Many choices to be made
Have you ever wondered whether it makes more sense to pay off your mortgage or contribute to a registered retirement savings plan (RRSP)? Perhaps you are expecting to receive some extra money from an inheritance or employment bonus and you’re not sure which route to take.
The truth is, there is no easy answer. There are many variables to take into account. Choosing to pay down a mortgage might be the best route for one person while contributing to an RRSP may benefit another.
Here are some factors to consider:
- Your age – When you are young it might be wise to contribute to an RRSP. The sooner you get money into a tax sheltered retirement plan, the longer it has to grow. But don’t overlook the need to build home equity. It can provide a head start when you’re ready to move into a larger home. Extra payments can also lead to significant interest savings over the long term.
- Your income – The more you earn the higher the rate of tax you’ll pay. That means you will have to earn more in before-tax dollars to make your mortgage payments, so you may want to eliminate this debt as soon as possible. That being said, higher tax rates also mean bigger tax savings on your RRSP contribution.
- Investment returns – Pay attention to the rate of return you could reasonably expect to earn on the money you contribute to your RRSP. It’s possible you could be further ahead by investing your money than paying down your mortgage. The benefits of investing in an RRSP are magnified by the tax-deferred growth within the plan and the tax deductions on your contributions.
- Your mortgage rate – If you mortgage rate is higher than your expected investment return on your RRSP, then paying down your mortgage may be a good idea – especially if borrowing costs are expected to rise. Conversely, if your mortgage interest rate is low, it may make more sense to contribute to your RRSP.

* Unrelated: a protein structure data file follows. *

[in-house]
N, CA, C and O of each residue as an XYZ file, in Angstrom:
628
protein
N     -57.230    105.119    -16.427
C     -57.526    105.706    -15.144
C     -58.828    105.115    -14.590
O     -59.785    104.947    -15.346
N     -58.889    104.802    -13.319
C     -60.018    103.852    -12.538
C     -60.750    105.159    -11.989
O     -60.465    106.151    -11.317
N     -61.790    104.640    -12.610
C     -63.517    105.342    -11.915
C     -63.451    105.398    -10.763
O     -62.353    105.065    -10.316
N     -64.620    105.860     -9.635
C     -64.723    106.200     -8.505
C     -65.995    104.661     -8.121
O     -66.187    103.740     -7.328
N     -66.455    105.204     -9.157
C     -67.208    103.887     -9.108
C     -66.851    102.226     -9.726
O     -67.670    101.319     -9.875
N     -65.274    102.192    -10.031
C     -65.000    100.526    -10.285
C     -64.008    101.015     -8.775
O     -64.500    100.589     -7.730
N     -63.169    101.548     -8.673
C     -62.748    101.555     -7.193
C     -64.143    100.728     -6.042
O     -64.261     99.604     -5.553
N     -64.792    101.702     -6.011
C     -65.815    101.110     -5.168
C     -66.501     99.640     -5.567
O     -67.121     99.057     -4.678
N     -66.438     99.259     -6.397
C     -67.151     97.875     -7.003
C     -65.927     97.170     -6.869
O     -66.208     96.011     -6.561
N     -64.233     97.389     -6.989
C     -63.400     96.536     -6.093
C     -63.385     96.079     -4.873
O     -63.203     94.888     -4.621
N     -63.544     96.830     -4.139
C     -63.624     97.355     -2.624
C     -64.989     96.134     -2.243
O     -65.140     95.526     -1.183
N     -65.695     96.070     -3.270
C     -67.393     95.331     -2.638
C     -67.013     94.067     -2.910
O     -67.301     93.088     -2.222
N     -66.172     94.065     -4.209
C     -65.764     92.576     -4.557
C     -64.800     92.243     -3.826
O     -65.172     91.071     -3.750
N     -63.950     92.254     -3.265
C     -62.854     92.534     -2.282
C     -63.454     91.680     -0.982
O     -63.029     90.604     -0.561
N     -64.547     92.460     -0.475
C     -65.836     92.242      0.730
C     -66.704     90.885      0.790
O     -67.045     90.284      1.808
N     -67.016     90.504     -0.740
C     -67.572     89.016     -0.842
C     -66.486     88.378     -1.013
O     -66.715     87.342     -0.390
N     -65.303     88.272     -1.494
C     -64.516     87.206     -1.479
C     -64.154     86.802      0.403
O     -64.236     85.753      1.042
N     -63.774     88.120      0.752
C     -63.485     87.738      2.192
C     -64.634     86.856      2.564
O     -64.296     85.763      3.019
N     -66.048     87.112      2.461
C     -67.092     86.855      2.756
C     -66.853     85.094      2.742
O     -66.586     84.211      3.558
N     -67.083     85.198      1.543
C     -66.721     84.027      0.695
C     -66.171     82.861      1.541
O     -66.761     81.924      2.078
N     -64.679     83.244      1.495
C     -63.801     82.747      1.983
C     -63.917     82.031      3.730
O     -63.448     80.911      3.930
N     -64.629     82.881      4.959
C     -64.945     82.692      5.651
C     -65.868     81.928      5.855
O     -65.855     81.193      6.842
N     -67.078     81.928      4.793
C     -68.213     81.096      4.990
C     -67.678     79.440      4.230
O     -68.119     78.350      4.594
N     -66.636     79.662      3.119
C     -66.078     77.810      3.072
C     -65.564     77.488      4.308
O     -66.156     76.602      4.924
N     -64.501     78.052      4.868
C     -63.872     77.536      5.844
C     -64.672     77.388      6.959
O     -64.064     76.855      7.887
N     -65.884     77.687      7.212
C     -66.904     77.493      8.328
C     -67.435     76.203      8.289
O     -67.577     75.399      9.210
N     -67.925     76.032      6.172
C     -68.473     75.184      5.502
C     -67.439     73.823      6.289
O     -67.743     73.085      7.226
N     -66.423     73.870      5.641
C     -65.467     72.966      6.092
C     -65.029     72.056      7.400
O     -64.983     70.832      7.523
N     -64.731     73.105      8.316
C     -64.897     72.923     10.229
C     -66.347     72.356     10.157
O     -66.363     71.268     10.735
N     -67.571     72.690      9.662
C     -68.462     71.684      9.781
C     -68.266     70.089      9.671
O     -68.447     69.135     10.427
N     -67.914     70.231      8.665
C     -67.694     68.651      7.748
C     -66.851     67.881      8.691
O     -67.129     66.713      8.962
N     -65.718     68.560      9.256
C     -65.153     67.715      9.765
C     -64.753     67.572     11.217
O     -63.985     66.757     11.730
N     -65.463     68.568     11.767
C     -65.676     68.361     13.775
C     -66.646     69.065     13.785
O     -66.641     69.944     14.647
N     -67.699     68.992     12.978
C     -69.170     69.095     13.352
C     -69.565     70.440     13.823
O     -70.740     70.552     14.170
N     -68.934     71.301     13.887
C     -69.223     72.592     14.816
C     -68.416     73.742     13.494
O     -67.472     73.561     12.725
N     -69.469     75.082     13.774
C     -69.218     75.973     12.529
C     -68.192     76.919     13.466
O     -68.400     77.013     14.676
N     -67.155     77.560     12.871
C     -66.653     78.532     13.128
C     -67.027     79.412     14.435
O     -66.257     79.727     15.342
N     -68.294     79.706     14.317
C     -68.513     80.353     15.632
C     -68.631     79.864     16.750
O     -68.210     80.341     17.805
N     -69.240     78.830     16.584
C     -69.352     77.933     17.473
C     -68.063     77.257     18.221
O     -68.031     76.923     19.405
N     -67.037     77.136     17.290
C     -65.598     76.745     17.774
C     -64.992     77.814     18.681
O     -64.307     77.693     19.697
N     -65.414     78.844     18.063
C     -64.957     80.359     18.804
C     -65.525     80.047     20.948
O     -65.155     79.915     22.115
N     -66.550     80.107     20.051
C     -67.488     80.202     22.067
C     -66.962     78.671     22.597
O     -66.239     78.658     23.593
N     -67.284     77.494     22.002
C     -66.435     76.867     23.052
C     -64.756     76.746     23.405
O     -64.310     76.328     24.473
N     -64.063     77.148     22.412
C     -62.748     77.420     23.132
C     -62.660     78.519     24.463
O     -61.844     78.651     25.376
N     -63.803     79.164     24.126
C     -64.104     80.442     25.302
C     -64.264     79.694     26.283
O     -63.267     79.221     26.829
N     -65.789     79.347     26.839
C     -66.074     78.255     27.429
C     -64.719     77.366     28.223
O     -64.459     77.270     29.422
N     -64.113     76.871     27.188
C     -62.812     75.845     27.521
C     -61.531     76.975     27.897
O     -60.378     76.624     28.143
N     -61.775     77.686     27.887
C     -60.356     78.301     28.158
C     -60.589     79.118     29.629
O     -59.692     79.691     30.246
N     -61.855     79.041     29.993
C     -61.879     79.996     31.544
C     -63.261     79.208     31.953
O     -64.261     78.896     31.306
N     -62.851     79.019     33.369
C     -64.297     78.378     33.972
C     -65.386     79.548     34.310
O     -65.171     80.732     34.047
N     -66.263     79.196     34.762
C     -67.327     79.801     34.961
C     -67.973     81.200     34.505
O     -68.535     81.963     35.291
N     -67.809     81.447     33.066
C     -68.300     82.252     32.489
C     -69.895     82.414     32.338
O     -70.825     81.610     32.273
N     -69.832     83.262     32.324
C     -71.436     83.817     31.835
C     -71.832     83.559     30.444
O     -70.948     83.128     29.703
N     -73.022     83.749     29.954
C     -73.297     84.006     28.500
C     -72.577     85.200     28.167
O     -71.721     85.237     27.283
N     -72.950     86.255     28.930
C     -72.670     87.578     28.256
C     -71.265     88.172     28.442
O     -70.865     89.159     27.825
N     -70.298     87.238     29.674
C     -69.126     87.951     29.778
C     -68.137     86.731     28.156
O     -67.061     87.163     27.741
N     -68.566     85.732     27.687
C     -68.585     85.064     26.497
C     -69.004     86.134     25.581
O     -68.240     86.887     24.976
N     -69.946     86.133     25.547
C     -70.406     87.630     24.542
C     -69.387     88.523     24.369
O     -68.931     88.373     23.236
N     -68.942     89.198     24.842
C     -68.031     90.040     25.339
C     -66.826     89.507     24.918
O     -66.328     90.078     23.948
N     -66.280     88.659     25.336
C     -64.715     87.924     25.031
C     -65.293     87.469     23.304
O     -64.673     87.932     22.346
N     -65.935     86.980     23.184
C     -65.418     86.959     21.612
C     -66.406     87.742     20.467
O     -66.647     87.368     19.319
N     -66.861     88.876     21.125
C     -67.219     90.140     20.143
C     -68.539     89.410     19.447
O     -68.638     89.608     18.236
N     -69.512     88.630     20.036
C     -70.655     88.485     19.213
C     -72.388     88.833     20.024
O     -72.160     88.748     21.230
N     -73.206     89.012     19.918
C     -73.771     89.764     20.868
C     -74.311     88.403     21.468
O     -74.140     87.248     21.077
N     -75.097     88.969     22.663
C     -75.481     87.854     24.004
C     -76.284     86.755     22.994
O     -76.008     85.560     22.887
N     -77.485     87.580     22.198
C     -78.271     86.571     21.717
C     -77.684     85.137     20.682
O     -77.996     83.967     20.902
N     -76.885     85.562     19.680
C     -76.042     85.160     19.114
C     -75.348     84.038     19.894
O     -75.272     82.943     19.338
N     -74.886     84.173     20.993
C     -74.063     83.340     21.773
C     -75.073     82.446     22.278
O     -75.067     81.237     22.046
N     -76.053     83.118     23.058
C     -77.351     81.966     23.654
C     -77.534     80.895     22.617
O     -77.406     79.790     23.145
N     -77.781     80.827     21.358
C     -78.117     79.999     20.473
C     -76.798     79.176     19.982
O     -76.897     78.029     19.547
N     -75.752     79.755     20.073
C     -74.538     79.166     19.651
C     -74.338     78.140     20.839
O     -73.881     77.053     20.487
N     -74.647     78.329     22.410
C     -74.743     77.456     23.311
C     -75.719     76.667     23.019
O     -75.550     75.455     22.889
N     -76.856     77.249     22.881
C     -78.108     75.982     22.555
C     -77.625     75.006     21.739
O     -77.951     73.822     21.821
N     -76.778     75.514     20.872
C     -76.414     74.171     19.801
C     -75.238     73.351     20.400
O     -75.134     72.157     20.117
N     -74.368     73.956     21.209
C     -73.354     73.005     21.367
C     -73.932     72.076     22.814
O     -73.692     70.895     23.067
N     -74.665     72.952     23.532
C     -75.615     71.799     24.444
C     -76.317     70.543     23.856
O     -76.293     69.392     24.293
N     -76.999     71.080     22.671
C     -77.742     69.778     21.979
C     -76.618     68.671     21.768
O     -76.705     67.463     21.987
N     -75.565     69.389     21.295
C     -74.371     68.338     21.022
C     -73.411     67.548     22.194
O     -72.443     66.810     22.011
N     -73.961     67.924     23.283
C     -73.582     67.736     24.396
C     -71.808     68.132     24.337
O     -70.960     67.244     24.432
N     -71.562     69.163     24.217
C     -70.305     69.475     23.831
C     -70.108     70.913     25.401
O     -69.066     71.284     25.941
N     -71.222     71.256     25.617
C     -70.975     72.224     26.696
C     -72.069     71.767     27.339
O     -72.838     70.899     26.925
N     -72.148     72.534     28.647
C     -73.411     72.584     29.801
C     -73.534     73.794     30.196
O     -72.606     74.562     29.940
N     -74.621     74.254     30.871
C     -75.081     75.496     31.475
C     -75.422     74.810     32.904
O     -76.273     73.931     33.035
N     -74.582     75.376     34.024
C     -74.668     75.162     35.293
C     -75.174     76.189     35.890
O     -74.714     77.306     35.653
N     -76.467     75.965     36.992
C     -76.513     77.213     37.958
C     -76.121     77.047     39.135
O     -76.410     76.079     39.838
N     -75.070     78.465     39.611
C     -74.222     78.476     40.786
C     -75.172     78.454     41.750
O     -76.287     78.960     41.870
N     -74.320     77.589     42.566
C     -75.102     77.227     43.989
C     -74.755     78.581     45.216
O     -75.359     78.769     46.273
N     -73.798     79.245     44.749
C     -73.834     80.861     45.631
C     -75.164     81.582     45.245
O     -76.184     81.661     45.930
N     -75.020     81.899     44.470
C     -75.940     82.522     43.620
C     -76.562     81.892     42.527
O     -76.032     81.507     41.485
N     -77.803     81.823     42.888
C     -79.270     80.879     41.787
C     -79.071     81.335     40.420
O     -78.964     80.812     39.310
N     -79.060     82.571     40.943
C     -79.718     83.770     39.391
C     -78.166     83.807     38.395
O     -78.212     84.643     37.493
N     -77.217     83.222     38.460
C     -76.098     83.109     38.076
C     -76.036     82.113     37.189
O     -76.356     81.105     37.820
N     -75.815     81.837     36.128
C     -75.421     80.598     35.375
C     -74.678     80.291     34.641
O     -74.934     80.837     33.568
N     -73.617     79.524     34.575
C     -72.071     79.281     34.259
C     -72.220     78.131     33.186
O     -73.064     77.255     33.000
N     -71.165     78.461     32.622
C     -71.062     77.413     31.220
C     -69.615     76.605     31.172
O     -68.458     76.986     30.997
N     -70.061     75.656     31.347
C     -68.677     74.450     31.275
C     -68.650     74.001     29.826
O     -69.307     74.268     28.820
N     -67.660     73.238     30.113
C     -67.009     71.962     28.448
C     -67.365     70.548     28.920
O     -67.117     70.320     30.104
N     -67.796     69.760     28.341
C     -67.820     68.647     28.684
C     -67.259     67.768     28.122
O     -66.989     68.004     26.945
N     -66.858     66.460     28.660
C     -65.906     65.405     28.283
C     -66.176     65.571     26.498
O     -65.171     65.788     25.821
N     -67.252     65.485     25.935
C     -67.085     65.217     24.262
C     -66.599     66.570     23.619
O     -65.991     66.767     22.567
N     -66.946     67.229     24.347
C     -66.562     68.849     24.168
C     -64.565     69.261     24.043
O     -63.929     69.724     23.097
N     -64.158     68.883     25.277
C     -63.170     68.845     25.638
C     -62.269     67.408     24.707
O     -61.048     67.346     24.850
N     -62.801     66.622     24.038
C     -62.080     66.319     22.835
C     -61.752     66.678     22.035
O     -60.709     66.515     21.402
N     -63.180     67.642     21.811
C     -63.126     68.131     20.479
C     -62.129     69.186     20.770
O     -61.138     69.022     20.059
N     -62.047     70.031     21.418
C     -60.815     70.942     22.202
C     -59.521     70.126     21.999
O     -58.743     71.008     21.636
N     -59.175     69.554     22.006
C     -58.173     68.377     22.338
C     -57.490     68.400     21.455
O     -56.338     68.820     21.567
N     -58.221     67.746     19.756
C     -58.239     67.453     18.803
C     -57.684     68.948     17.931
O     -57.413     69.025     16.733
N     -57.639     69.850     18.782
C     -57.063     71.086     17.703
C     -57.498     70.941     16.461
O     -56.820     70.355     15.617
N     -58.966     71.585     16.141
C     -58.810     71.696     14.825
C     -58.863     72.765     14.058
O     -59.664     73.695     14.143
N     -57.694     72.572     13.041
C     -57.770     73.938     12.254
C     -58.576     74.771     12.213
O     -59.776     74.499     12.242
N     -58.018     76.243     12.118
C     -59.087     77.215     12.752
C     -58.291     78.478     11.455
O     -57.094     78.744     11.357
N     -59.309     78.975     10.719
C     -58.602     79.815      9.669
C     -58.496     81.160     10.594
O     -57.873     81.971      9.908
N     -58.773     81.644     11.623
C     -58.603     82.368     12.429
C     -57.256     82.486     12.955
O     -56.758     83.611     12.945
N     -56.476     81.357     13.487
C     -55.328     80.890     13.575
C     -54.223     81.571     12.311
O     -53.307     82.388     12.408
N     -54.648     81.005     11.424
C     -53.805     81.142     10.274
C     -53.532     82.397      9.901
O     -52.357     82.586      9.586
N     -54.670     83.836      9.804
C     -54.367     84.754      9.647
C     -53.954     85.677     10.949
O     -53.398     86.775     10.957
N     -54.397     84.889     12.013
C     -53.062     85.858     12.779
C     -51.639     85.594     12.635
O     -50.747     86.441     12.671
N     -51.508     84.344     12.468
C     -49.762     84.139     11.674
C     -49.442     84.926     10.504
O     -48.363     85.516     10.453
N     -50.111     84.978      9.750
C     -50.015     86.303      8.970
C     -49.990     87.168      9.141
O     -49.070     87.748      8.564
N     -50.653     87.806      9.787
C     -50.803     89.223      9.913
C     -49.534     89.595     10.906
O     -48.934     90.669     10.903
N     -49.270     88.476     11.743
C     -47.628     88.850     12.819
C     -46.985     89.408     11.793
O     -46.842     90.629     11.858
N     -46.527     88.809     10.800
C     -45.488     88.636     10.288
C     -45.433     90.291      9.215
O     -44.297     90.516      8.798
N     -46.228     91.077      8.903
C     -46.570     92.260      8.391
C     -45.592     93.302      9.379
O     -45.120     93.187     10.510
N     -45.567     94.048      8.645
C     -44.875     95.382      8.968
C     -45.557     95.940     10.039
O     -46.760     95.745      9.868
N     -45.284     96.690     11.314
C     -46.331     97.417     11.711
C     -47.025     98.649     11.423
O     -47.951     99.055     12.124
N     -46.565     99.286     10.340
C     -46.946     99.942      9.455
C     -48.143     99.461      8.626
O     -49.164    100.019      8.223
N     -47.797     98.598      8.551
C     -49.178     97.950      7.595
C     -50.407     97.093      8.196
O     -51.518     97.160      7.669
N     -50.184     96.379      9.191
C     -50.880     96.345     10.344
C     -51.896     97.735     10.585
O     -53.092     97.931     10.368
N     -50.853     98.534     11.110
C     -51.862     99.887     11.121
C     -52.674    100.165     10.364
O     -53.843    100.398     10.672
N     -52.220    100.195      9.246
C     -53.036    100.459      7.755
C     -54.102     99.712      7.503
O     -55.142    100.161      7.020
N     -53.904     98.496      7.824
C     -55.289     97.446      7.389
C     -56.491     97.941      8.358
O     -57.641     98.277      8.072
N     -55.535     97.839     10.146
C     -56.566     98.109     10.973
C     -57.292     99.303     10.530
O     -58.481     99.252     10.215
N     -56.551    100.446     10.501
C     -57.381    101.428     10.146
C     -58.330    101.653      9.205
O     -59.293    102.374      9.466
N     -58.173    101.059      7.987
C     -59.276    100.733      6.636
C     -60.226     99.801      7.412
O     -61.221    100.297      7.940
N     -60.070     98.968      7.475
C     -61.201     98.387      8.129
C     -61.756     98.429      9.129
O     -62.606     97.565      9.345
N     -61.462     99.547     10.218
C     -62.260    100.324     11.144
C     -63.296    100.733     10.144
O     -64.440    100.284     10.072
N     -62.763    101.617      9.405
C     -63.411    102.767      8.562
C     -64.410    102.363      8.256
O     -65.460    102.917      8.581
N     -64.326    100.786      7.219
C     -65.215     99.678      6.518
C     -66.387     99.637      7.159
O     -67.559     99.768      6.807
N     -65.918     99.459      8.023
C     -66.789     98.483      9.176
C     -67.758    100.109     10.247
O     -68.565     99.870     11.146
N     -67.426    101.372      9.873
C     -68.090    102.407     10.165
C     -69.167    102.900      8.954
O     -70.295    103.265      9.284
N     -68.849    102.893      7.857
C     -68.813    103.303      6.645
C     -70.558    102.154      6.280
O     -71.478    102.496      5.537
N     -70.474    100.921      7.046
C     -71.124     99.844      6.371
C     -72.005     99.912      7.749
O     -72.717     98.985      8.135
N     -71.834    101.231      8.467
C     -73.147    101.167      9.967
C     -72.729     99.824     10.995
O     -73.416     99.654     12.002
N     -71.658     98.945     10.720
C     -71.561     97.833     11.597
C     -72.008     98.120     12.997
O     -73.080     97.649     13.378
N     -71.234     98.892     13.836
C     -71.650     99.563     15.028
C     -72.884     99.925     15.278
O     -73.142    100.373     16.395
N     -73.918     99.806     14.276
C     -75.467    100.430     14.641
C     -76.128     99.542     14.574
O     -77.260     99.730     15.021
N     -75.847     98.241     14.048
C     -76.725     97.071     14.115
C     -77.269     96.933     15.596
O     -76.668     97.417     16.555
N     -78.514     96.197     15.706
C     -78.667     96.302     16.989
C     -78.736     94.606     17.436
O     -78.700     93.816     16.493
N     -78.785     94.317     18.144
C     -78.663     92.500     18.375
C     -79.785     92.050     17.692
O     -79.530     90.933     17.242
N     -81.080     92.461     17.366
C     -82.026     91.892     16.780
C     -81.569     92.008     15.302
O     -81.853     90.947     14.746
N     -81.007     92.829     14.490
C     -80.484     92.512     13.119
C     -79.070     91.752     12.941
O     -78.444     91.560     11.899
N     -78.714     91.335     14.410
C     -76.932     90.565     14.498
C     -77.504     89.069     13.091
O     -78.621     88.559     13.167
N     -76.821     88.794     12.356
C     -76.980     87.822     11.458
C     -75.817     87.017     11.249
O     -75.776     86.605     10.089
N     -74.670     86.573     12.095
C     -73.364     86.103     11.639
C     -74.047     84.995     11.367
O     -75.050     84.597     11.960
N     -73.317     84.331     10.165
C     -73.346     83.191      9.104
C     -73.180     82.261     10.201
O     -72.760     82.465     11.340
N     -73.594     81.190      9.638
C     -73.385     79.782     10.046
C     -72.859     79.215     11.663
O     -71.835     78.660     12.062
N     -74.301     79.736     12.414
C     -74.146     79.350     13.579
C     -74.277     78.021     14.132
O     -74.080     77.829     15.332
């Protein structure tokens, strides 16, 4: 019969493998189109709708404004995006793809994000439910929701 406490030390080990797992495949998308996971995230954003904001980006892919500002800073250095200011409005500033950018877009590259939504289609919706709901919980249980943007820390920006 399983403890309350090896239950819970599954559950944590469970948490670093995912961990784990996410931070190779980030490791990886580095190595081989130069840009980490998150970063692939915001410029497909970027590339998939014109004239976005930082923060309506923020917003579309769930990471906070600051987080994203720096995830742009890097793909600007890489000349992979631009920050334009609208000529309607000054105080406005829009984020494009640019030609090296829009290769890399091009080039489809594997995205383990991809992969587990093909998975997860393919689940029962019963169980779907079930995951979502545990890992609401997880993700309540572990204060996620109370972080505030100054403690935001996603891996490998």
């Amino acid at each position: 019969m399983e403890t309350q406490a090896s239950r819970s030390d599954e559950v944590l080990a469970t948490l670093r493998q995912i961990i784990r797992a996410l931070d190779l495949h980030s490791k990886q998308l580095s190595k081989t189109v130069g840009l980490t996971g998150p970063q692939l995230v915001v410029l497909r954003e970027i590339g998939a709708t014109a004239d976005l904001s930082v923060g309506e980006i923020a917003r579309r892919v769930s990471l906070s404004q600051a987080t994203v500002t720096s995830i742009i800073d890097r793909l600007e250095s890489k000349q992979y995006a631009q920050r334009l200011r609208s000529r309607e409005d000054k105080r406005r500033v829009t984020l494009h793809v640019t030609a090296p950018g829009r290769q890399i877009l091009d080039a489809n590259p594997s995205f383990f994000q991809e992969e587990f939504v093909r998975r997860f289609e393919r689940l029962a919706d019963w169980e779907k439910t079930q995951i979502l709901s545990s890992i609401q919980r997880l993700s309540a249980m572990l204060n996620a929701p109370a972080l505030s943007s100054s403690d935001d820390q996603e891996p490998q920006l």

- Are you behind on your RRSP contributions? – If you still have available RRSP room, a lump sum contribution would allow you to catch up. This can help you in the current year and also in future years if you don’t claim the full amount.
- Your pension plan – If you have a generous workplace pension that provides for a secure retirement, you may be able to concentrate on reducing your mortgage without giving up financial security in the future.
- Focus on both – Contribute to your RRSP and then apply the resulting tax refund towards a prepayment on your mortgage.
Deciding which route to take is dependent on your present situation. Consider all the factors outlined above, they all come into play when making your decision.
Talk to your Certified Financial Planner to help you make the best decision for your unique situation.
Please contact your own advisor for specific advice about your situation.